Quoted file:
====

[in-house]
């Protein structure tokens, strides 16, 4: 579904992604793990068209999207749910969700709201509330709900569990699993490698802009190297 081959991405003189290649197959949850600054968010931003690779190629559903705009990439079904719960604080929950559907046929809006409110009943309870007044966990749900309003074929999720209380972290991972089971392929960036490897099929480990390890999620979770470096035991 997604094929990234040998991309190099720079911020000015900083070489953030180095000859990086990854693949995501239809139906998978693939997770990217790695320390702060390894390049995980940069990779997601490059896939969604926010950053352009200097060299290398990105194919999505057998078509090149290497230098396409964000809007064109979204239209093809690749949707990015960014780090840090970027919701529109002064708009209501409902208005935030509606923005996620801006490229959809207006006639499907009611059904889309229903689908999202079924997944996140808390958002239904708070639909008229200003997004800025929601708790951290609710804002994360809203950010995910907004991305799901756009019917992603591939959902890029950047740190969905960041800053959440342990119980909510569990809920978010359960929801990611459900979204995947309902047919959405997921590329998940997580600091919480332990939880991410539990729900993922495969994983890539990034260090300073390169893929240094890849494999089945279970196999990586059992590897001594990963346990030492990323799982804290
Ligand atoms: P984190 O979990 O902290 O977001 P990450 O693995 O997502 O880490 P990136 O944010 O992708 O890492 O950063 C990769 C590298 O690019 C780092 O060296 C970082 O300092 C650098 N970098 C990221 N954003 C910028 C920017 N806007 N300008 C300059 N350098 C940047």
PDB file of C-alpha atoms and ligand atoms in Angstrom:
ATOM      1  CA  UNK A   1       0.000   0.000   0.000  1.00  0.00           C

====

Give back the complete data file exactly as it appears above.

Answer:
[in-house]
């Protein structure tokens, strides 16, 4: 579904992604793990068209999207749910969700709201509330709900569990699993490698802009190297 081959991405003189290649197959949850600054968010931003690779190629559903705009990439079904719960604080929950559907046929809006409110009943309870007044966990749900309003074929999720209380972290991972089971392929960036490897099929480990390890999620979770470096035991 997604094929990234040998991309190099720079911020000015900083070489953030180095000859990086990854693949995501239809139906998978693939997770990217790695320390702060390894390049995980940069990779997601490059896939969604926010950053352009200097060299290398990105194919999505057998078509090149290497230098396409964000809007064109979204239209093809690749949707990015960014780090840090970027919701529109002064708009209501409902208005935030509606923005996620801006490229959809207006006639499907009611059904889309229903689908999202079924997944996140808390958002239904708070639909008229200003997004800025929601708790951290609710804002994360809203950010995910907004991305799901756009019917992603591939959902890029950047740190969905960041800053959440342990119980909510569990809920978010359960929801990611459900979204995947309902047919959405997921590329998940997580600091919480332990939880991410539990729900993922495969994983890539990034260090300073390169893929240094890849494999089945279970196999990586059992590897001594990963346990030492990323799982804290
Ligand atoms: P984190 O979990 O902290 O977001 P990450 O693995 O997502 O880490 P990136 O944010 O992708 O890492 O950063 C990769 C590298 O690019 C780092 O060296 C970082 O300092 C650098 N970098 C990221 N954003 C910028 C920017 N806007 N300008 C300059 N350098 C940047």
PDB file of C-alpha atoms and ligand atoms in Angstrom:
ATOM      1  CA  UNK A   1       0.000   0.000   0.000  1.00  0.00           C